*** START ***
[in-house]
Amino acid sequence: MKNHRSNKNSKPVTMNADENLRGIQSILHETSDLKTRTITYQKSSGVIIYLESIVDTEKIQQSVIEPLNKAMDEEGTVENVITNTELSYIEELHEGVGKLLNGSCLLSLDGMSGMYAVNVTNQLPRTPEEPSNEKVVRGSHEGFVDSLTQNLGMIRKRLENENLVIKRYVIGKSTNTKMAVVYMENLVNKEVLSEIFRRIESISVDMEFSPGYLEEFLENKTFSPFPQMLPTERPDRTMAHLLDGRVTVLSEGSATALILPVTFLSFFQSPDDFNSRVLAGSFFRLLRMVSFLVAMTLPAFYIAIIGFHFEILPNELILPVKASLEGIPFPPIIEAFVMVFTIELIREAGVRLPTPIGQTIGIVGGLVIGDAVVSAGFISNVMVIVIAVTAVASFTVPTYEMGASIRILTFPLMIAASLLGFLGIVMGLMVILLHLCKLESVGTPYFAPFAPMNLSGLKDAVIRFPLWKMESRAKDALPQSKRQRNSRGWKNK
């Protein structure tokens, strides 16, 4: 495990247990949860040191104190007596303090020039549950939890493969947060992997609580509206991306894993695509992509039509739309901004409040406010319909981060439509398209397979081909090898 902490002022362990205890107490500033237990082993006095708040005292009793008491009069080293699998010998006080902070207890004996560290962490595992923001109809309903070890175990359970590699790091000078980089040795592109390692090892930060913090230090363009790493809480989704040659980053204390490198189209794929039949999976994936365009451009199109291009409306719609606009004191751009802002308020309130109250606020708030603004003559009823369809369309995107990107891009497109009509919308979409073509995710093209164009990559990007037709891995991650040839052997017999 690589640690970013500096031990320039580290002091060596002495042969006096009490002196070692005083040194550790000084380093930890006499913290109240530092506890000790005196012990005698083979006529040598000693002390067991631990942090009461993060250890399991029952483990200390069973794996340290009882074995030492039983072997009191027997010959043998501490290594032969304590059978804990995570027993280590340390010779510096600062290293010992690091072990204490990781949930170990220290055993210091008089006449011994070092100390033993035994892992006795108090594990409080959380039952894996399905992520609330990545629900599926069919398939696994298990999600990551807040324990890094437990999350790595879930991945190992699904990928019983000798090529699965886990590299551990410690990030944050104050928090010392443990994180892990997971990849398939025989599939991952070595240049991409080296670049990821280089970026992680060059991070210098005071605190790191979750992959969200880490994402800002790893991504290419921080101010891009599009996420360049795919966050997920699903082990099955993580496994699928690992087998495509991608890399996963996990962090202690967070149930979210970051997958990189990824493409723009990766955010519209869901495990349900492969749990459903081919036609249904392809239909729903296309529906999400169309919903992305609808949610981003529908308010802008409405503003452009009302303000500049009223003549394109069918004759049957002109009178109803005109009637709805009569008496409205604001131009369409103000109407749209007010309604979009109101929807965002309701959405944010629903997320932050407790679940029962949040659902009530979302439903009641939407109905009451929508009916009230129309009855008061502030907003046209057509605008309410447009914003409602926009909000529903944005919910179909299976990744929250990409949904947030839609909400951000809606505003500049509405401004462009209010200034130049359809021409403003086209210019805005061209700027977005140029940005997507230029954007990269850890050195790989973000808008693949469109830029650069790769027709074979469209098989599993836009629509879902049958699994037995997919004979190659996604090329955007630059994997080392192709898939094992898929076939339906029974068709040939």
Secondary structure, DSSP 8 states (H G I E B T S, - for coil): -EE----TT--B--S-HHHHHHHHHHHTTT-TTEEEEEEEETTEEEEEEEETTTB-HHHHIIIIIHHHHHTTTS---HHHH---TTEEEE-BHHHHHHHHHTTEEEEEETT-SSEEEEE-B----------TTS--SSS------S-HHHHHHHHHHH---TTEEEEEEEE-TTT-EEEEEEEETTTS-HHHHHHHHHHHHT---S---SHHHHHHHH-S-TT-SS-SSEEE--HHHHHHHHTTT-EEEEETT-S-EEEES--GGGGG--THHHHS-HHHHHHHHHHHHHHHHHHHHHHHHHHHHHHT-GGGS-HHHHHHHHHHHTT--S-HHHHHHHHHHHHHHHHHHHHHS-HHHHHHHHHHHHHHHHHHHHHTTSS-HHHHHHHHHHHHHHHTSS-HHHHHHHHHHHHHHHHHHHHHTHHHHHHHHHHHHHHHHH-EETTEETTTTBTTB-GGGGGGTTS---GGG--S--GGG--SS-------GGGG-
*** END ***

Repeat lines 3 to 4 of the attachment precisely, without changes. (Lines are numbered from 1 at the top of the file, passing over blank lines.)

């Protein structure tokens, strides 16, 4: 495990247990949860040191104190007596303090020039549950939890493969947060992997609580509206991306894993695509992509039509739309901004409040406010319909981060439509398209397979081909090898 902490002022362990205890107490500033237990082993006095708040005292009793008491009069080293699998010998006080902070207890004996560290962490595992923001109809309903070890175990359970590699790091000078980089040795592109390692090892930060913090230090363009790493809480989704040659980053204390490198189209794929039949999976994936365009451009199109291009409306719609606009004191751009802002308020309130109250606020708030603004003559009823369809369309995107990107891009497109009509919308979409073509995710093209164009990559990007037709891995991650040839052997017999 690589640690970013500096031990320039580290002091060596002495042969006096009490002196070692005083040194550790000084380093930890006499913290109240530092506890000790005196012990005698083979006529040598000693002390067991631990942090009461993060250890399991029952483990200390069973794996340290009882074995030492039983072997009191027997010959043998501490290594032969304590059978804990995570027993280590340390010779510096600062290293010992690091072990204490990781949930170990220290055993210091008089006449011994070092100390033993035994892992006795108090594990409080959380039952894996399905992520609330990545629900599926069919398939696994298990999600990551807040324990890094437990999350790595879930991945190992699904990928019983000798090529699965886990590299551990410690990030944050104050928090010392443990994180892990997971990849398939025989599939991952070595240049991409080296670049990821280089970026992680060059991070210098005071605190790191979750992959969200880490994402800002790893991504290419921080101010891009599009996420360049795919966050997920699903082990099955993580496994699928690992087998495509991608890399996963996990962090202690967070149930979210970051997958990189990824493409723009990766955010519209869901495990349900492969749990459903081919036609249904392809239909729903296309529906999400169309919903992305609808949610981003529908308010802008409405503003452009009302303000500049009223003549394109069918004759049957002109009178109803005109009637709805009569008496409205604001131009369409103000109407749209007010309604979009109101929807965002309701959405944010629903997320932050407790679940029962949040659902009530979302439903009641939407109905009451929508009916009230129309009855008061502030907003046209057509605008309410447009914003409602926009909000529903944005919910179909299976990744929250990409949904947030839609909400951000809606505003500049509405401004462009209010200034130049359809021409403003086209210019805005061209700027977005140029940005997507230029954007990269850890050195790989973000808008693949469109830029650069790769027709074979469209098989599993836009629509879902049958699994037995997919004979190659996604090329955007630059994997080392192709898939094992898929076939339906029974068709040939």
Secondary structure, DSSP 8 states (H G I E B T S, - for coil): -EE----TT--B--S-HHHHHHHHHHHTTT-TTEEEEEEEETTEEEEEEEETTTB-HHHHIIIIIHHHHHTTTS---HHHH---TTEEEE-BHHHHHHHHHTTEEEEEETT-SSEEEEE-B----------TTS--SSS------S-HHHHHHHHHHH---TTEEEEEEEE-TTT-EEEEEEEETTTS-HHHHHHHHHHHHT---S---SHHHHHHHH-S-TT-SS-SSEEE--HHHHHHHHTTT-EEEEETT-S-EEEES--GGGGG--THHHHS-HHHHHHHHHHHHHHHHHHHHHHHHHHHHHHT-GGGS-HHHHHHHHHHHTT--S-HHHHHHHHHHHHHHHHHHHHHS-HHHHHHHHHHHHHHHHHHHHHTTSS-HHHHHHHHHHHHHHHTSS-HHHHHHHHHHHHHHHHHHHHHTHHHHHHHHHHHHHHHHH-EETTEETTTTBTTB-GGGGGGTTS---GGG--S--GGG--SS-------GGGG-